start:
.....
;====================
func1 proc
loop1:
? ? ? ? mov? ecx,600000000
loop2:
? ? ? ? mov? eax,02h
? ? ? ? dec? ecx
? ? ? ? jz? ?loop1
? ? ? ? jmp? Loop2
? ? ? ? ret? ? ?
func1 endp
;====================
....
invoke func1
....

;---------------------------------------------

we will can't do anything. only power off. On UNIX, we can do something.

regards.

Posted on 2005-03-24 00:11:40 by dcskm4200
The thing with a programm instance already running is a design of the application, some ones only whant that one instance of their application is runned at a time.... (search the board for single instance)

By the way, if you load the first thread of your application with such a loop, until terminate such secuence the first thread will not do anything more because is what you have programmed ;) cant dispatch messages or start other threads... because is only a decrement and some jumps.... if you start a thread with such secuence, then there will be 2 threads, the first thread (launched by the OS) and the second thread launched by you, then because in the first thread is doing other thing than sub and jump (in the other thread), you can interact with the first thread, like snd a message for stop the other thread  or terminate the other thread.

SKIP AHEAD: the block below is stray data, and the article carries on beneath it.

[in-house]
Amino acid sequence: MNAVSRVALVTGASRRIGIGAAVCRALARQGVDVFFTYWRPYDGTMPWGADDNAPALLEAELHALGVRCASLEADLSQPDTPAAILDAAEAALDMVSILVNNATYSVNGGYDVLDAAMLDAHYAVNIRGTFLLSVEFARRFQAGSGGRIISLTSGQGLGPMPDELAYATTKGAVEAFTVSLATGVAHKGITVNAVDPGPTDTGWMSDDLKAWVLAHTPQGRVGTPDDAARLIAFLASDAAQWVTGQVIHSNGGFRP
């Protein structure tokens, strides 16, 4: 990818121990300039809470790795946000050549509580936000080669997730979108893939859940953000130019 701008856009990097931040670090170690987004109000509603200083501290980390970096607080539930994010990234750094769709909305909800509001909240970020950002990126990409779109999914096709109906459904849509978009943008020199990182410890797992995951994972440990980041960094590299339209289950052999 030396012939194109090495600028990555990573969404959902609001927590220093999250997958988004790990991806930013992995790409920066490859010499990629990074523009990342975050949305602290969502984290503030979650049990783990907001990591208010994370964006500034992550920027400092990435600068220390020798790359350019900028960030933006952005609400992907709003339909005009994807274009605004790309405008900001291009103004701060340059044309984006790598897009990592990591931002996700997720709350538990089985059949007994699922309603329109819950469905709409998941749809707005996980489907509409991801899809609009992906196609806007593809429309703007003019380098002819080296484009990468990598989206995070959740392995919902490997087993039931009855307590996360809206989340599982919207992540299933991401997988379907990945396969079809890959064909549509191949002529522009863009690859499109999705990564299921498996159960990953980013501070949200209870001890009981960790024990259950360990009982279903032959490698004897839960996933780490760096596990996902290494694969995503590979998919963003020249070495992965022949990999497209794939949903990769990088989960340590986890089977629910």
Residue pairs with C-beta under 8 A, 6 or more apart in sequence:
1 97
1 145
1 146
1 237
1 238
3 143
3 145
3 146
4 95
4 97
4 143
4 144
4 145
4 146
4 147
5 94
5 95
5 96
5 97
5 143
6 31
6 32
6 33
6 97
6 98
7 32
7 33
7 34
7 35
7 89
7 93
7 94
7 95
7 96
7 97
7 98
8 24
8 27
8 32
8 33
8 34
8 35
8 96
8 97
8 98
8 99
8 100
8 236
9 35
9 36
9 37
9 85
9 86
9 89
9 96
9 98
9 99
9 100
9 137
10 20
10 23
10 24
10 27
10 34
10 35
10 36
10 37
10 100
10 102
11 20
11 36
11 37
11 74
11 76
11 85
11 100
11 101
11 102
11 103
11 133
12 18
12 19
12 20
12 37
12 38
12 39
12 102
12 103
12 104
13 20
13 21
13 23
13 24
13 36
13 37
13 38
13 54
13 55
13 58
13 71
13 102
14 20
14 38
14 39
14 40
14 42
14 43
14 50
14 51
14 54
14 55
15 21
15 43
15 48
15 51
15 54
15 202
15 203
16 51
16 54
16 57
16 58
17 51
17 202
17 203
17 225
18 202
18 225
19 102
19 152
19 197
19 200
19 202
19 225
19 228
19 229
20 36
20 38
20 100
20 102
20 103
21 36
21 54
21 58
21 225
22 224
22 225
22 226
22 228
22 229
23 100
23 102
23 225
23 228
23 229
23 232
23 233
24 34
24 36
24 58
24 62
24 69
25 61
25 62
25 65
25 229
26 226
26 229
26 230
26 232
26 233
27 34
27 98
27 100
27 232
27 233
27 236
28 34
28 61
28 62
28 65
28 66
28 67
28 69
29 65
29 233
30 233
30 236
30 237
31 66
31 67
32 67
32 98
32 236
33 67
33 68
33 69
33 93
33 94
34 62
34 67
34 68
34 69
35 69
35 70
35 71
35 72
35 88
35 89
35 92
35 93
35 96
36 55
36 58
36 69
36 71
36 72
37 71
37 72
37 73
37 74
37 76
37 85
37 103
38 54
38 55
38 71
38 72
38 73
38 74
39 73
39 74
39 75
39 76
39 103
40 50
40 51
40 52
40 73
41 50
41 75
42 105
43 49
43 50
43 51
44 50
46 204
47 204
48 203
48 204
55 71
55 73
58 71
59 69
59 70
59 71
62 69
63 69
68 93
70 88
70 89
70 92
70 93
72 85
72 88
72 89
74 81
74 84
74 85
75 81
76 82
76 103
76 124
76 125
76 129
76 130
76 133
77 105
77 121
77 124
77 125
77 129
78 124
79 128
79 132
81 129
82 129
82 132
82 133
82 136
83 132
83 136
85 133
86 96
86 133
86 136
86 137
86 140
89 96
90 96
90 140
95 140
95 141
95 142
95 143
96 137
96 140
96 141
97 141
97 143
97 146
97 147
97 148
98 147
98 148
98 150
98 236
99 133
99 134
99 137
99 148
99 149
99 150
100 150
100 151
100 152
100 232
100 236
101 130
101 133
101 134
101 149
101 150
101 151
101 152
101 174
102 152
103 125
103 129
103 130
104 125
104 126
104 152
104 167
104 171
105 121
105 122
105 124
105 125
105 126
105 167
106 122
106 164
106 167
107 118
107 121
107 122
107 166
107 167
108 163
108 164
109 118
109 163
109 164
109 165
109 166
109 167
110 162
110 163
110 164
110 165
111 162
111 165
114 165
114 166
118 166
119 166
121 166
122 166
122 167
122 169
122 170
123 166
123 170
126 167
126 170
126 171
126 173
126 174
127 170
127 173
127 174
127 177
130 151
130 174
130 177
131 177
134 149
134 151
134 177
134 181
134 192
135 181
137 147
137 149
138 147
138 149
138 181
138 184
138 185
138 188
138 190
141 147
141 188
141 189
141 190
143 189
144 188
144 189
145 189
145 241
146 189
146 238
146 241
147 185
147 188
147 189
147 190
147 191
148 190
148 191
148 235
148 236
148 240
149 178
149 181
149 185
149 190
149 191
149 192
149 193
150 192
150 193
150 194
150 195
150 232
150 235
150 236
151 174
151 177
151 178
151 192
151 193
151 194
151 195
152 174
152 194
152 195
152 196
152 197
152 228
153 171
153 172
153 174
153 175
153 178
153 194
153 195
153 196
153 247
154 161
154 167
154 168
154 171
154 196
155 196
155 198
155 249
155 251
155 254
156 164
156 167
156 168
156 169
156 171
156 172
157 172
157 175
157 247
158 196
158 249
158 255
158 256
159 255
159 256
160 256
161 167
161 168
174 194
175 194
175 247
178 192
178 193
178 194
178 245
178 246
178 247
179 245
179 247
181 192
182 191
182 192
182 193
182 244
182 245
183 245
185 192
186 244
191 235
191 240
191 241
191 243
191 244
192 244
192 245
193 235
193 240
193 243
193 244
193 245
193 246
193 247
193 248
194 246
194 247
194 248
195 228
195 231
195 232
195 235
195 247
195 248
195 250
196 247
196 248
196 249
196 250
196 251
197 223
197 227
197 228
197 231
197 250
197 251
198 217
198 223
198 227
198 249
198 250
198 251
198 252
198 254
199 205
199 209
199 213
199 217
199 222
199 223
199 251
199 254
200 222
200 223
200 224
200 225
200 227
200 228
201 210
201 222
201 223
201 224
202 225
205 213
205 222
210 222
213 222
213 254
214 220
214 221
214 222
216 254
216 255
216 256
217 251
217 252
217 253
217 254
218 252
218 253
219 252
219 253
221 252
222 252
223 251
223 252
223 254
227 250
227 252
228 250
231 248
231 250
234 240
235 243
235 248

The point is that depend on how you design your application and understand the concept of the threads, the only thread created by the OS directly is the first thread, all the other threads in your app will be launched by the design of the rogrammer ;).
Posted on 2005-03-24 10:17:35 by rea
hey, rea

Thanks for your help.
I will study single instance.

best regards
Posted on 2005-03-25 01:31:29 by dcskm4200